EPA employees rally against Scott Pruitt’s policies on eve of congressional testimony

Lawmakers, environmental groups show solidarity with workers.

EPA employees and environmental advocates rallied in front of the agency's headquarters in Washington, D.C. on April 25, 2018 in favor of a stronger commitment to environmental protection by the Trump administration. CREDIT: Justin Sullivan/Getty Images
EPA employees and environmental advocates rallied in front of the agency's headquarters in Washington, D.C. on April 25, 2018 in favor of a stronger commitment to environmental protection by the Trump administration. CREDIT: Justin Sullivan/Getty Images

As Environmental Protection Agency (EPA) Administrator Scott Pruitt prepares to testify on Capitol Hill, agency employees rallied outside EPA headquarters in Washington, D.C. on Wednesday to express their opposition to how their leader has put the interests of industry over those of the American people.

Approximately 100 EPA employees attended the rally. Most of them — aside from their union representatives — were hesitant to voice their opinions out of fear of retribution. Lawmakers and environmental leaders also spoke at the rally and were more blunt in their declarations, with each calling for Pruitt to resign or for President Trump to fire him.

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On Thursday, Pruitt is scheduled to appear before the House Energy and Commerce Environment Subcommittee in the morning and then before the House Interior, Environment, and Related Agencies Appropriations Subcommittee in the afternoon to discuss the EPA’s budget.

But the primary topic of discussion at the hearings is expected to be all the scandals surrounding Pruitt. A group of 131 representatives and 39 senators signed a resolution that was introduced last week calling for him to resign.

EPA employees and environmental advocates rally outside the agency's headquarters in Washington, D.C. on April 25, 2018. CREDIT: Mark Hand/ThinkProgress
EPA employees and environmental advocates rally outside the agency's headquarters in Washington, D.C. on April 25, 2018. CREDIT: Mark Hand/ThinkProgress

Under Pruitt’s leadership, working at the EPA “has been tougher than ever,” according to Nate James, president of the American Federation of Government Employees Local 3331.

“Our mission is to protect the environment and human life. That is the sole purpose of our existence here. That is what your tax dollars pay for,” James said in a speech at the rally, which was held in a plaza between the EPA headquarters and the Trump International Hotel. “But right now, it seems that our administrator is more focused on what we can do to make life a lot easier for corporations than the American public. I have to speak out against that.”

After his speech, James told ThinkProgress that he was impressed with the turnout at the rally and conceded that not as many EPA employees would have attended a similar rally as recently as three months ago. “But what we’re going through inside these walls, their presence today speaks volumes to that,” he said.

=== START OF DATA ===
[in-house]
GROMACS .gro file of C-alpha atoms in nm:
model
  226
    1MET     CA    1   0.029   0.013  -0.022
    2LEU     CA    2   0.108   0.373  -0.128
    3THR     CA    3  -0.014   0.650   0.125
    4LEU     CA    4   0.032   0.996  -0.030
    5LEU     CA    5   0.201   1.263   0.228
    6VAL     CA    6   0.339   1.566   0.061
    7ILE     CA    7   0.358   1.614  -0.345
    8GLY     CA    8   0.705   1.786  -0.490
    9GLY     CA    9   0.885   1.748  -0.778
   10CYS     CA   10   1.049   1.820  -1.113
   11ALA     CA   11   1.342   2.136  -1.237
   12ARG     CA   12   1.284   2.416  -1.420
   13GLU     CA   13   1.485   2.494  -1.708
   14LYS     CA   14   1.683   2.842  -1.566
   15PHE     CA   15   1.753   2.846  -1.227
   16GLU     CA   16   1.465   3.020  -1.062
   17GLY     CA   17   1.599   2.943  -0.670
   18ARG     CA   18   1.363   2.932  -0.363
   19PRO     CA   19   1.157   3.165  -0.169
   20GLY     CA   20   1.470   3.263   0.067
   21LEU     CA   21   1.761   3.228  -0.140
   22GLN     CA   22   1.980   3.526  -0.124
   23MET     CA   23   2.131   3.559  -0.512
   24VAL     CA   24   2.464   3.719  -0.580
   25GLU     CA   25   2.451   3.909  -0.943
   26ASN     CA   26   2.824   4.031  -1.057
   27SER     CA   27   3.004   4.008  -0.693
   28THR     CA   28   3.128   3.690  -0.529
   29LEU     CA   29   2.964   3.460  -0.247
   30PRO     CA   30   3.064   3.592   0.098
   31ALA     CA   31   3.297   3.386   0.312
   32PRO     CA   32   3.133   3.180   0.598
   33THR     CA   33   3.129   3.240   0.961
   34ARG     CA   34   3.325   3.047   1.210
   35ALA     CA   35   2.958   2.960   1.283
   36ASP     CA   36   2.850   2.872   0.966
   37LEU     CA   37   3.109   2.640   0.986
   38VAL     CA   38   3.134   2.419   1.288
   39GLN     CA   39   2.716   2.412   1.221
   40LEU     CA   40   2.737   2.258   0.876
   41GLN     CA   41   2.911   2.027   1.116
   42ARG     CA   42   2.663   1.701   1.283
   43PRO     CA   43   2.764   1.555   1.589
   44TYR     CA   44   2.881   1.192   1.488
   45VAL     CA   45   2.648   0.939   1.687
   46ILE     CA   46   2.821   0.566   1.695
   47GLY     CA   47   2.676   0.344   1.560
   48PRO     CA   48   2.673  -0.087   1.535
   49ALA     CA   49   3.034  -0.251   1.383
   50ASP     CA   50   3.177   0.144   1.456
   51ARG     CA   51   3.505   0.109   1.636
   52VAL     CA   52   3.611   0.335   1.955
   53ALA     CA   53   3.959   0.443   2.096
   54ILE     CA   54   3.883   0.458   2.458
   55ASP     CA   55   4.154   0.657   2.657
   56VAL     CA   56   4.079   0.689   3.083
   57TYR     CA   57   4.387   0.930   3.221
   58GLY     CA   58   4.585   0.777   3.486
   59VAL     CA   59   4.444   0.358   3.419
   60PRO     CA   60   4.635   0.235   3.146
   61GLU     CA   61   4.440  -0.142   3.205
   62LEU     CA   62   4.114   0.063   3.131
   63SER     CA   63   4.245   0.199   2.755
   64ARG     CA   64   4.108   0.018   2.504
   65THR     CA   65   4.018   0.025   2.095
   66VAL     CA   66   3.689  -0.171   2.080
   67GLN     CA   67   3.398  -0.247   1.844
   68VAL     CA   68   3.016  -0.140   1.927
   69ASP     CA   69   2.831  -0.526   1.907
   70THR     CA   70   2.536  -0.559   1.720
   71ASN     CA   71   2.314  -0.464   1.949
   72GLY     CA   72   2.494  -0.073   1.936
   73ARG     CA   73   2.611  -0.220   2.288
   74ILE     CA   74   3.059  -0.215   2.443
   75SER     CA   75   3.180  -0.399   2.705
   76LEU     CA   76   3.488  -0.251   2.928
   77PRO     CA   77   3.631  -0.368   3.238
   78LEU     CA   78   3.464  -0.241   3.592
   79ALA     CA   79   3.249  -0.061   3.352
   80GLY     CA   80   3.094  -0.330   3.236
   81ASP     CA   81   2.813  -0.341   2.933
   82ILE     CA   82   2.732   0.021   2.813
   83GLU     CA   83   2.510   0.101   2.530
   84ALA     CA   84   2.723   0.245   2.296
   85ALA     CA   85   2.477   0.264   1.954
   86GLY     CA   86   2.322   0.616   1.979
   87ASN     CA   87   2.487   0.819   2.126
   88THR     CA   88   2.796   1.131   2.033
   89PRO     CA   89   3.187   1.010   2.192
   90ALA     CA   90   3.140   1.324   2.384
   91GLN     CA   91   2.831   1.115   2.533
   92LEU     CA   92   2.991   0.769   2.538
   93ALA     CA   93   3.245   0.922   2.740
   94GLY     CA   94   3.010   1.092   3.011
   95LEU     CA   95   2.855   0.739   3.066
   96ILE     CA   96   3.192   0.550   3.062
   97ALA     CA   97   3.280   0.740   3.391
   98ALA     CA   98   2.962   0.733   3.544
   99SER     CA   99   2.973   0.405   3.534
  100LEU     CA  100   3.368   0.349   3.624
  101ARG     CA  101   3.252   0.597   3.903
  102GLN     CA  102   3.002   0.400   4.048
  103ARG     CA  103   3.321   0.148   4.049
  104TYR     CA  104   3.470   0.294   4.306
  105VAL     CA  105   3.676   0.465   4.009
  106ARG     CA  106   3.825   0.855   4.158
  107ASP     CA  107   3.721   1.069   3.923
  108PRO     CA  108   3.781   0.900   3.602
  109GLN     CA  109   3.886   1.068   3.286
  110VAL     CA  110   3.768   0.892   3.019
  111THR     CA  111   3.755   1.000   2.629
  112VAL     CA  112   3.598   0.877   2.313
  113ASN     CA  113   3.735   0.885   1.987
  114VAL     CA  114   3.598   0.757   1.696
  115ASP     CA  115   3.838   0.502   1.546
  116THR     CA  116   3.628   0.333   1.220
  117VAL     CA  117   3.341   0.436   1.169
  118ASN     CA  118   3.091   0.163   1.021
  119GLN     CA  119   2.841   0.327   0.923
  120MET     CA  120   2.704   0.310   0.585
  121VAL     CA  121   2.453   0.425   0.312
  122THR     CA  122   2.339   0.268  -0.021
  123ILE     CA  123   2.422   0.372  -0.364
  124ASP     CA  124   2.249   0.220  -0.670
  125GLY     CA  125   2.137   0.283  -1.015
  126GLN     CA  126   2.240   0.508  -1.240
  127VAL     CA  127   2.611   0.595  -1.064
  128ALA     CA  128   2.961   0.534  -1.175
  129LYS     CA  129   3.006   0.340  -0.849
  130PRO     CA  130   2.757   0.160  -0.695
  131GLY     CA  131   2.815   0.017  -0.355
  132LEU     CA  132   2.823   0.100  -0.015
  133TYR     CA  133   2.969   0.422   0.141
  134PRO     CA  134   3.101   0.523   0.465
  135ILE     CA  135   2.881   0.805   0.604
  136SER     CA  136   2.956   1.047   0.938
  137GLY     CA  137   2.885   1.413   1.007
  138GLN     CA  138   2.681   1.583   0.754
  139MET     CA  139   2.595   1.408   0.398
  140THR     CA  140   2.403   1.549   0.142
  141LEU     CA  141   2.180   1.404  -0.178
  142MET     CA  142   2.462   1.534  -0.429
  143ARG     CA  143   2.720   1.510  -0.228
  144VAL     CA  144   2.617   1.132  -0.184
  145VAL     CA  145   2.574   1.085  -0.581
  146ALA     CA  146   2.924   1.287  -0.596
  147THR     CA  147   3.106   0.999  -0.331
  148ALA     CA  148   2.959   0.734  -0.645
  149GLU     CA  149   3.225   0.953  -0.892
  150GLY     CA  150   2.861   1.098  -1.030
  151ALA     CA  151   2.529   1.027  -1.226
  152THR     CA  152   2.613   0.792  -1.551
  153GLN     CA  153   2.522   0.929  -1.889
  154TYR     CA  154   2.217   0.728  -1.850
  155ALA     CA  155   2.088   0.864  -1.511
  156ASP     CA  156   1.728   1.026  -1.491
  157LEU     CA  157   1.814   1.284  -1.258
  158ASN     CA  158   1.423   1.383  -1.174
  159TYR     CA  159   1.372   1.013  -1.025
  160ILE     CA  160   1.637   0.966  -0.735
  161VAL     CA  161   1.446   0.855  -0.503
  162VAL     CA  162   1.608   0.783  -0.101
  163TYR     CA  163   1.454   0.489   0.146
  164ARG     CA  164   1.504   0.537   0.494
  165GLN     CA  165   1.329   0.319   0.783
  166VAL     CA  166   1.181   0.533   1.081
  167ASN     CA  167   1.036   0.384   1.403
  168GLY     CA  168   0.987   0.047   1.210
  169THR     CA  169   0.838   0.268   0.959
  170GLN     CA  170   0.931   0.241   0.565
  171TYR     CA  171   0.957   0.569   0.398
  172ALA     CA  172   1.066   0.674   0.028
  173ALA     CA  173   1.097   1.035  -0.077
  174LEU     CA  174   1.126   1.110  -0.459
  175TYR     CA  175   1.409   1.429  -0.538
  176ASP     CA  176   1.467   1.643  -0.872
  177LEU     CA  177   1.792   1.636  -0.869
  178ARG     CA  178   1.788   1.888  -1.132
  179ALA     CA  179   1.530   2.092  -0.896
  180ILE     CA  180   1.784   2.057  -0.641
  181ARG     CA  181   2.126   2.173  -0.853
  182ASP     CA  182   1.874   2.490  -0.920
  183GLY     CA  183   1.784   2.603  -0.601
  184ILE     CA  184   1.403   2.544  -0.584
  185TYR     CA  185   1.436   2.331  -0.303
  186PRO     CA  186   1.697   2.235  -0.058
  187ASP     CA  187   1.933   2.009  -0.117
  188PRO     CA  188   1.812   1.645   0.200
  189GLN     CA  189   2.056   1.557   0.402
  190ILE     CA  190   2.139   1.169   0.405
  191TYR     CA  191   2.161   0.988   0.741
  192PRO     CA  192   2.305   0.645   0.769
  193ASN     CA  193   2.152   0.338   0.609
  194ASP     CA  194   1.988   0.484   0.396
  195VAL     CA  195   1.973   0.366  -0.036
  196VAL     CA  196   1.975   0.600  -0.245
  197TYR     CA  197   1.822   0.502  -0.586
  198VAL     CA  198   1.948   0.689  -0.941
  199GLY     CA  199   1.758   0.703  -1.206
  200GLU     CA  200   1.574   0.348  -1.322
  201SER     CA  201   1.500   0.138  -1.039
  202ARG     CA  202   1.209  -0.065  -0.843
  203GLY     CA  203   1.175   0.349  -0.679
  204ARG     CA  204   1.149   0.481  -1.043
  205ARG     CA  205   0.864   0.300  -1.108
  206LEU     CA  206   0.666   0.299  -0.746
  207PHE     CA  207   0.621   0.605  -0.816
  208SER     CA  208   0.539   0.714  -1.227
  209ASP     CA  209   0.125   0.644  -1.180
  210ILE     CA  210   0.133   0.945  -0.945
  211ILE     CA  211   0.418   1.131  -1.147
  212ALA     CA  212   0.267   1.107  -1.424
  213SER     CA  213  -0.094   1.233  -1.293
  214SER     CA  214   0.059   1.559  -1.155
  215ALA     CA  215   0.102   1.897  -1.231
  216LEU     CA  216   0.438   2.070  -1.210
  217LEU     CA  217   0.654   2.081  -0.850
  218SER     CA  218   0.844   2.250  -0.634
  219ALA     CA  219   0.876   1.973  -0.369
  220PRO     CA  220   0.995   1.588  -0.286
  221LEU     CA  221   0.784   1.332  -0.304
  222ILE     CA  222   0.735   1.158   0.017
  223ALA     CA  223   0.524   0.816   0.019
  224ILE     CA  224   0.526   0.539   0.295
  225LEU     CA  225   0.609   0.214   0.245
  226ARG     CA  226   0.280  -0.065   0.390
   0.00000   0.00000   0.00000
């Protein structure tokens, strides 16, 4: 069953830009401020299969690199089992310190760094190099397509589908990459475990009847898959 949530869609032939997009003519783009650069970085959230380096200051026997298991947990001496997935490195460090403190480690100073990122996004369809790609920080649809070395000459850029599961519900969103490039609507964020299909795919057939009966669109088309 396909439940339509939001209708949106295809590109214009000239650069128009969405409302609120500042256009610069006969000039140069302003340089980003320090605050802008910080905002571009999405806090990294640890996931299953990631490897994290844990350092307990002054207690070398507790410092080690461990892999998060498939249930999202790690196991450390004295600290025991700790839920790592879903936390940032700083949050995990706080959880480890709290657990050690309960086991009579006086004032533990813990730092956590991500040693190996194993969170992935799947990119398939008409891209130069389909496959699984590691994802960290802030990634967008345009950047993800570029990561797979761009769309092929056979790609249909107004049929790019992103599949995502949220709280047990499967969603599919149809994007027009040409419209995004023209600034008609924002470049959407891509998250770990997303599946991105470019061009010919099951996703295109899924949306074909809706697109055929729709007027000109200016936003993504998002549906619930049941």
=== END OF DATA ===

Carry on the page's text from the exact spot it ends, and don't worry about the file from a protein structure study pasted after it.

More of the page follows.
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Rep. Jamie Raskin (D-MD), who spoke at the rally, said he learned that some EPA employees were afraid to come to Wednesday’s rally because they feared retaliation from their supervisors. ThinkProgress approached several EPA employees to ask why they decided to attend the rally. All of them, except one, declined to comment.

The one EPA employee, who asked not to be named, said Pruitt has been much worse for environmental protection than President Reagan’s first EPA administrator, Anne Gorsuch, whose tenure was marked by sharp budget cuts, conflict with career EPA employees, a steep decline in cases filed against polluters, and a scandal over the mismanagement of the Superfund toxic waste cleanup program.

What makes Pruitt different is that unlike Reagan’s first term, the entire Trump administration — plus Republicans in Congress — are supportive of his efforts to roll back environmental protections, the employee said. From removing all references to climate change from the EPA’s website to meeting with industry officials instead of scientists, “it’s just unbelievable,” according to the employee.

Despite the daily distractions of Pruitt scandals, EPA employees continue to do their work. “I’m just amazed at the employees — they’re for the people,” the EPA employee said. “They’re trying to do the best job that they can to make sure that we’re helping the people.”

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Rep. Don Beyer (D-VA), one of the anti-Pruitt leaders in Congress, attended the rally to show his solidarity with the EPA employees, many of whom are his constituents. In an interview with ThinkProgress, Beyer said when he first ran for Congress in 2014, he made fighting climate change one of his top priorities.

Pruitt is “the enemy of that whole notion,” Beyer said, from taking climate change information off the EPA’s website to pushing Trump to fulfill his campaign promise to withdraw from the Paris climate agreement.

With Pruitt scheduled to testify on Capitol Hill on Thursday, Beyer said, “It would not be astonishing if we discover that tonight he has been dismissed or has chosen to spend more time with his family.”